I don't expect everyone to like the same kind of climate, but I do get tired of the expectation that I am *also* fixated on a desire for hot days of unremitting sunshine. I am not. In fact, while I know sunshine (or at least bright overcast, which is much prefer) is necessary, it does not seem that there is even close to as much respect for cool days, wind and especially rain. But think about it, folks... without rain, where would your water come from? (And if you say "the store" or "Poland Spring" all I can do is shake my head an offer a "bless your little heart.")

And I hear it now -- regarding the rain -- but there can be too much of a good thing! And yes, it's true... as the storms and flooding attest. But to the contrary, there are few comments in similar vein during prolonged warm-to-hot, dry periods. Even when water use restrictions come into play, the day to day weather comments do not decry the lack of moisture nearly as much as they currently cry for sunshine.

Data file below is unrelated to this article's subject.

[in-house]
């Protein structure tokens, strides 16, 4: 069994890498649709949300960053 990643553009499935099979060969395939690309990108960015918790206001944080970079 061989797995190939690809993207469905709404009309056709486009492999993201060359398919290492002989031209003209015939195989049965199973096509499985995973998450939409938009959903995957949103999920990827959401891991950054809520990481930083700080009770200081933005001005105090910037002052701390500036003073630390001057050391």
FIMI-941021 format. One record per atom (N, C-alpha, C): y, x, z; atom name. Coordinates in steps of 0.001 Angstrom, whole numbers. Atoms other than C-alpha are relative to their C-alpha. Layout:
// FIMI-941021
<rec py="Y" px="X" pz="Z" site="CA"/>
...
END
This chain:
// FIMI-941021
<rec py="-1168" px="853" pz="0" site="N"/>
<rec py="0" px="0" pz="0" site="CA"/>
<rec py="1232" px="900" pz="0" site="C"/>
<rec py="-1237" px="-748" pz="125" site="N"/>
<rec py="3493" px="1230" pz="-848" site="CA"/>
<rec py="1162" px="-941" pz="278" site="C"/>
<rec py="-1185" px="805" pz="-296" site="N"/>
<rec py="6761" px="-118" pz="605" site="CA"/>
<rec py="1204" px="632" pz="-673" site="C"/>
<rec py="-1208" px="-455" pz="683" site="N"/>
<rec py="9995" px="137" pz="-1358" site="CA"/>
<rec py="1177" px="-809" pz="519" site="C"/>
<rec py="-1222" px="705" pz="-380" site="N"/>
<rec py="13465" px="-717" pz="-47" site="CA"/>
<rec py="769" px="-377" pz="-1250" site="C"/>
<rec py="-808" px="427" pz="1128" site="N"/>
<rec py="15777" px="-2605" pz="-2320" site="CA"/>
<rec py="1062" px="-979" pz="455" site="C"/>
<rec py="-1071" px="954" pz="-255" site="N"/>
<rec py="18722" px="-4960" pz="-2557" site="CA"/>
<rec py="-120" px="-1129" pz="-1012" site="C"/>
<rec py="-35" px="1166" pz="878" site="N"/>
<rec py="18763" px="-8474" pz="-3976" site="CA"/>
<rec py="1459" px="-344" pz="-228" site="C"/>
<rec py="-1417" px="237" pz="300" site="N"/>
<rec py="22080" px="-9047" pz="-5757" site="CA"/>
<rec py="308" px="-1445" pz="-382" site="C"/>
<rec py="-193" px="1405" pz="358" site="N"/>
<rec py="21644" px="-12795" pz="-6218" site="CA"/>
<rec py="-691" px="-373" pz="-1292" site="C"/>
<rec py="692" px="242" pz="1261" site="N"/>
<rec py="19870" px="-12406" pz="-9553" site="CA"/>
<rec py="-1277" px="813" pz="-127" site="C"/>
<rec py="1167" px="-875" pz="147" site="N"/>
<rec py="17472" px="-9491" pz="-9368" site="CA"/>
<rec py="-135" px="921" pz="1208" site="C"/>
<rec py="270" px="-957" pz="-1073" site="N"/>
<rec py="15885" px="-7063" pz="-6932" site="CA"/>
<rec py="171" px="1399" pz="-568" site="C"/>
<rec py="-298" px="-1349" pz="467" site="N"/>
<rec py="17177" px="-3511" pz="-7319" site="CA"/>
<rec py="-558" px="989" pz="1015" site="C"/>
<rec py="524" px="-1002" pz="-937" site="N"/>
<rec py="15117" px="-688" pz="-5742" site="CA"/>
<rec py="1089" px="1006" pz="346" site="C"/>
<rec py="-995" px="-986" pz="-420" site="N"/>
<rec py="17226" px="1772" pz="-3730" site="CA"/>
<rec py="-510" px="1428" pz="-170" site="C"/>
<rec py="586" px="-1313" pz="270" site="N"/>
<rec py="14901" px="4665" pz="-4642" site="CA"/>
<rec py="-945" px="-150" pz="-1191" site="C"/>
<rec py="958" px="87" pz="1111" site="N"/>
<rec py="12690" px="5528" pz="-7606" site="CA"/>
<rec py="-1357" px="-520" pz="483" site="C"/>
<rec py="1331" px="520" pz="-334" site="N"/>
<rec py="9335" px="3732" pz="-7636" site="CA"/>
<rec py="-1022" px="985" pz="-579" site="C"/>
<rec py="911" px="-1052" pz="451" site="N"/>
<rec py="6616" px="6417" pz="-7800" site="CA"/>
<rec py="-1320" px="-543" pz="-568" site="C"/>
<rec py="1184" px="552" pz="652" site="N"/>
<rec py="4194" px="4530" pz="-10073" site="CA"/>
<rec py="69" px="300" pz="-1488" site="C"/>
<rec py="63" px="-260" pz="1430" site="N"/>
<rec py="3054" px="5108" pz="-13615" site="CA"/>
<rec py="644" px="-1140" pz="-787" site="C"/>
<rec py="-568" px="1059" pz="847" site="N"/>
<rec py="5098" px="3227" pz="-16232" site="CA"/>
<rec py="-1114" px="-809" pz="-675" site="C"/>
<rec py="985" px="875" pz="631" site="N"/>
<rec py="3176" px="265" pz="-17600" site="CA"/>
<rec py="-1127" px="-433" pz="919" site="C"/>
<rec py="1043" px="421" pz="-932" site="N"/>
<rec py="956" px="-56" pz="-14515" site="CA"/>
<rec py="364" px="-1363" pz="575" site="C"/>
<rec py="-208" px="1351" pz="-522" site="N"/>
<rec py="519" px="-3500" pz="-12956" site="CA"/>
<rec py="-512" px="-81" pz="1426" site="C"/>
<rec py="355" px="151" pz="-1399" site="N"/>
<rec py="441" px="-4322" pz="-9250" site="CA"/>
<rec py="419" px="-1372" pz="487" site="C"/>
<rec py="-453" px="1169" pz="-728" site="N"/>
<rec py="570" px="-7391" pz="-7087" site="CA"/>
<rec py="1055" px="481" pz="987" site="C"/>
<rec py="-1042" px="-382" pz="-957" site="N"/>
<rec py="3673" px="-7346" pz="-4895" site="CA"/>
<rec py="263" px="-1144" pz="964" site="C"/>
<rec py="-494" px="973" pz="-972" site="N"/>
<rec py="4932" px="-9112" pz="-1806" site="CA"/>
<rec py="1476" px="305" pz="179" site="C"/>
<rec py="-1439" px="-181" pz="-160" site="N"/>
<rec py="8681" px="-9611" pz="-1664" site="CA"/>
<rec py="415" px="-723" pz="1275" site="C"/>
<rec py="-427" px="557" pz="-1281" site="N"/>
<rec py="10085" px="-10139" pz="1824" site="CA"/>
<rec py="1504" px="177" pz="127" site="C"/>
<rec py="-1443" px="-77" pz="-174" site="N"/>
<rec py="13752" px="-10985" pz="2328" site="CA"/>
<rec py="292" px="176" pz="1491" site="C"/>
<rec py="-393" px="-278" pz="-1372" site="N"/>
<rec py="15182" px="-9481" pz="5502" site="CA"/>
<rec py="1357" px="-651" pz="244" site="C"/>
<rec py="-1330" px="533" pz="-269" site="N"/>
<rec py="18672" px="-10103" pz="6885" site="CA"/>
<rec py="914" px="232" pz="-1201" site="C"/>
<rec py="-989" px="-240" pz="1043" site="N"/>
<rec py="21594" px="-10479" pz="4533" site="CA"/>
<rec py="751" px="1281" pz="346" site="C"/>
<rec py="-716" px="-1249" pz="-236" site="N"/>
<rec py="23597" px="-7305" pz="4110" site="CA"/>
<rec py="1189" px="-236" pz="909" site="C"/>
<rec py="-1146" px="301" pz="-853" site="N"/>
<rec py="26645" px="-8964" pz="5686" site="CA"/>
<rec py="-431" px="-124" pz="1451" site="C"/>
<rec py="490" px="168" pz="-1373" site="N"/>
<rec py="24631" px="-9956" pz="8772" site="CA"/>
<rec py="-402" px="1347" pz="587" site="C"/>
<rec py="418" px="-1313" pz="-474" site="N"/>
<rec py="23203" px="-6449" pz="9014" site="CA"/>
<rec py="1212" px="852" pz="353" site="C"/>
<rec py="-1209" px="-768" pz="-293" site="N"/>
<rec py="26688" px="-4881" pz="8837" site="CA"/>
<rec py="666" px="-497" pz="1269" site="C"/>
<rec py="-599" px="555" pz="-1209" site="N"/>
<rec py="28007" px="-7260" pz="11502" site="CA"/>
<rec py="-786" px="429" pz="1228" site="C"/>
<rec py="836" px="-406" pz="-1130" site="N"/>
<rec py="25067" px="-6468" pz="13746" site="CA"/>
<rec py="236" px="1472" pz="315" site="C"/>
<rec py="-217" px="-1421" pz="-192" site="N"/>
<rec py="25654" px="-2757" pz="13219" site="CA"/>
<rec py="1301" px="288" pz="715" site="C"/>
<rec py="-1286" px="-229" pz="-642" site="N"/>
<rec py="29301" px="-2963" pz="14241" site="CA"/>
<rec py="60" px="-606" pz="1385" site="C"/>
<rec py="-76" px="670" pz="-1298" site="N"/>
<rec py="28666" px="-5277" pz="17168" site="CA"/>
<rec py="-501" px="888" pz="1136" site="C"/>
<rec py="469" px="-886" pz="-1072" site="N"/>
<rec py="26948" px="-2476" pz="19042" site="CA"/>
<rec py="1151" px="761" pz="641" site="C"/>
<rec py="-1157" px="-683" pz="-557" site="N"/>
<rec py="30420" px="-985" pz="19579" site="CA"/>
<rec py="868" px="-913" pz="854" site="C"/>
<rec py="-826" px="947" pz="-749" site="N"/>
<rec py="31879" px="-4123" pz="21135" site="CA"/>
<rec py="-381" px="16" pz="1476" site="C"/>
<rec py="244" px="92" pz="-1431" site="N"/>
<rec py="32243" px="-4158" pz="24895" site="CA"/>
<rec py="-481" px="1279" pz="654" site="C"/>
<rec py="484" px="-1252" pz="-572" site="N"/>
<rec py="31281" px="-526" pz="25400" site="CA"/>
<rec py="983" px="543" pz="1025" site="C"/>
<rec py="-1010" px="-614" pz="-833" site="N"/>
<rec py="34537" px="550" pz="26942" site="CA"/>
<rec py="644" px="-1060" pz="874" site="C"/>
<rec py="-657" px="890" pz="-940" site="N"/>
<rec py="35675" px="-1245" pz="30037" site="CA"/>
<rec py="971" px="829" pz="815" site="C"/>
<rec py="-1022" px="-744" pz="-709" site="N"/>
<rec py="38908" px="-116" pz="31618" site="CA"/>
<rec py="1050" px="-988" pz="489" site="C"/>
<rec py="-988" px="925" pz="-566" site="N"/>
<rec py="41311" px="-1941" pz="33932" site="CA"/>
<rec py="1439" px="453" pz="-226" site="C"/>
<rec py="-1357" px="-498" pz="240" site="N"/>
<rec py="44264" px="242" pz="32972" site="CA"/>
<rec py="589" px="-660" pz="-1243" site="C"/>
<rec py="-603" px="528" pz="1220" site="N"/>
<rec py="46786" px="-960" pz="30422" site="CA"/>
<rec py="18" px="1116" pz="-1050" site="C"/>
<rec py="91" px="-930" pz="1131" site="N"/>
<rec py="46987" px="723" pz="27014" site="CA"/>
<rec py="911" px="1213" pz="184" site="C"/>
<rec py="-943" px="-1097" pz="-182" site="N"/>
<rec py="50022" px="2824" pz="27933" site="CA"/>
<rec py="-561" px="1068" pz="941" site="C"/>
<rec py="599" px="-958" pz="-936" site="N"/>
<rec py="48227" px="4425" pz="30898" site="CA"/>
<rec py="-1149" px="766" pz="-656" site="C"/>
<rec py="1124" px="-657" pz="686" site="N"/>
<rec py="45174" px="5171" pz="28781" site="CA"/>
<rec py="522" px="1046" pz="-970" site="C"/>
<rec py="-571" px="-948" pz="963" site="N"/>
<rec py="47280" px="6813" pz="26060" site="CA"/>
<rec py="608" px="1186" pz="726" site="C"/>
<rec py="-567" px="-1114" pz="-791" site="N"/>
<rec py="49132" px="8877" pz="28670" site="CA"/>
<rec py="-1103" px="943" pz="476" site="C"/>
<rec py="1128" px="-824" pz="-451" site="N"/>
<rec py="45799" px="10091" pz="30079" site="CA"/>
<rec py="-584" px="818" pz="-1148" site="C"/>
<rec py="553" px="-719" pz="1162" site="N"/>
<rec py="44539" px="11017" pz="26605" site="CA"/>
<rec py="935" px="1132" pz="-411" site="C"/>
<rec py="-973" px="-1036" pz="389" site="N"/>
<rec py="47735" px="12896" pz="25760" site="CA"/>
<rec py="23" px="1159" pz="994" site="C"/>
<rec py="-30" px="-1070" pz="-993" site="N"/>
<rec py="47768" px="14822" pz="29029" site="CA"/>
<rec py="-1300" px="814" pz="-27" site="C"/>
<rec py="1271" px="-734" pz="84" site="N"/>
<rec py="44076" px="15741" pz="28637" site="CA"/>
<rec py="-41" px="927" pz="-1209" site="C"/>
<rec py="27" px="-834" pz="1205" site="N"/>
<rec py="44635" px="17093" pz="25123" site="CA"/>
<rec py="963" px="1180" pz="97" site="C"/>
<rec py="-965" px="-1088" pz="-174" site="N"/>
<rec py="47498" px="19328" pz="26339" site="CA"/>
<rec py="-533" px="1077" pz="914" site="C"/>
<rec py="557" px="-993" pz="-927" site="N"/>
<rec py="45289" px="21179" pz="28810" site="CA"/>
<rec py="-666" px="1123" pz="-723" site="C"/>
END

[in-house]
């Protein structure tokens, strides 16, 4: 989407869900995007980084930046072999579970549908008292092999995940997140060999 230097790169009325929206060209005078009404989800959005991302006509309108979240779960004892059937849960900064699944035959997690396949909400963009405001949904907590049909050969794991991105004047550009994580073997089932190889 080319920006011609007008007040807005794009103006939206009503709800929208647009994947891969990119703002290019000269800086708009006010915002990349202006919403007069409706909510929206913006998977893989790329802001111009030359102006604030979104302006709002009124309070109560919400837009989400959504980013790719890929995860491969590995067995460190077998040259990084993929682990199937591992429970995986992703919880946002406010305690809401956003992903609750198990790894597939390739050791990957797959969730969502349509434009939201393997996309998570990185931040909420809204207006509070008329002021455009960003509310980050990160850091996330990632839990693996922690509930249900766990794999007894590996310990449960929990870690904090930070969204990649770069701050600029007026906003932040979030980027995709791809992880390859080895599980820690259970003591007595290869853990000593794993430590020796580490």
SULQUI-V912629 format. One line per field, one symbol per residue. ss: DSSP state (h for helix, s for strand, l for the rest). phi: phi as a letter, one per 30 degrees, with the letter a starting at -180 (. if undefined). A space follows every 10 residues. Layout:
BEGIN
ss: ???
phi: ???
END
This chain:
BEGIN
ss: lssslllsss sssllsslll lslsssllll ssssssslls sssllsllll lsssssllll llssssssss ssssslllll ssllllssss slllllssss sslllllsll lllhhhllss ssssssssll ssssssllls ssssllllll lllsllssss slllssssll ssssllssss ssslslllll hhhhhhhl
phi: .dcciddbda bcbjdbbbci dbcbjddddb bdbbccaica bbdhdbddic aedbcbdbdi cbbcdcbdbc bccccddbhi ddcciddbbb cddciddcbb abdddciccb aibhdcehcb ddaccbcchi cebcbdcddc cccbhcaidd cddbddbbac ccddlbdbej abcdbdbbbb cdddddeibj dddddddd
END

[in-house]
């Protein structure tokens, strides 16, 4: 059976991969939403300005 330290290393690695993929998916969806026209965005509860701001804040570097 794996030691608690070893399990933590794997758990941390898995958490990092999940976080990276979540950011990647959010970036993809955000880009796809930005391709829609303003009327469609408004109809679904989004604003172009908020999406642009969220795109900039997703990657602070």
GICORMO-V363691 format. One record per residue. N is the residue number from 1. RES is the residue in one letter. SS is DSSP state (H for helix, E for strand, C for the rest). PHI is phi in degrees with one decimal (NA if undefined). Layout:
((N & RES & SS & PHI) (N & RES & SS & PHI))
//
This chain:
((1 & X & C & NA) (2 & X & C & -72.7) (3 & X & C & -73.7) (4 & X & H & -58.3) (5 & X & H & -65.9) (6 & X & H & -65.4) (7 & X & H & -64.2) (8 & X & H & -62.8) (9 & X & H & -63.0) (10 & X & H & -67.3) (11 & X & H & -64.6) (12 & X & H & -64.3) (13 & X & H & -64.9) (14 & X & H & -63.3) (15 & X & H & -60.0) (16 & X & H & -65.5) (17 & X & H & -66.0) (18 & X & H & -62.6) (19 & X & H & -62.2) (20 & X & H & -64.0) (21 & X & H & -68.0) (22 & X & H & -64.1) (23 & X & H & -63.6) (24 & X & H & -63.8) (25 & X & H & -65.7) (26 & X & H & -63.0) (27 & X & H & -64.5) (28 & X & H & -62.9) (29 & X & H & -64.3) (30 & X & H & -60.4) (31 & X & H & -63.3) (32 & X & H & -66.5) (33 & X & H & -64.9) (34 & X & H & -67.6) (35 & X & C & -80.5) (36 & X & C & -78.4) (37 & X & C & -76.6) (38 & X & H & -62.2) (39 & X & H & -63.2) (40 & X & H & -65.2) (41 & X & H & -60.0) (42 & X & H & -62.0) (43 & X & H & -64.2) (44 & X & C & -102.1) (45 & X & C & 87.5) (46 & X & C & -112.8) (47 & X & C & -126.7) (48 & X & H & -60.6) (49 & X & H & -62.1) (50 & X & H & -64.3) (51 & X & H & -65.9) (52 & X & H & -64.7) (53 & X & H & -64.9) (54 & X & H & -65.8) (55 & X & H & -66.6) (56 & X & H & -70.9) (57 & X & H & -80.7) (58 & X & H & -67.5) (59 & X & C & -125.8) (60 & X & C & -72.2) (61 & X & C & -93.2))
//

Listen to the world around you, people. Sit on the Earth, with your back up against a tree. Feel his or her thoughts. Run your hand along the grasses... stroke them as you would a cat or dog and learn to know them as well. Walk in the rain, and the wind, and the snow; they are as important to the other beings with whom we share this earth as the sunshine and bathing suit weather are to you.

Monday, May 13, 2019

I love interacting with my clients and customers!

I was up later than hoped last night, waiting for pain meds to kick in enough for sleepy to knock on the door of my brain. A hot Epsom salt soak helped set the sleepy in place and I hit the bed and was out for the count. These spring days, with the extra activity they necessitate, does a number on our aging bodies.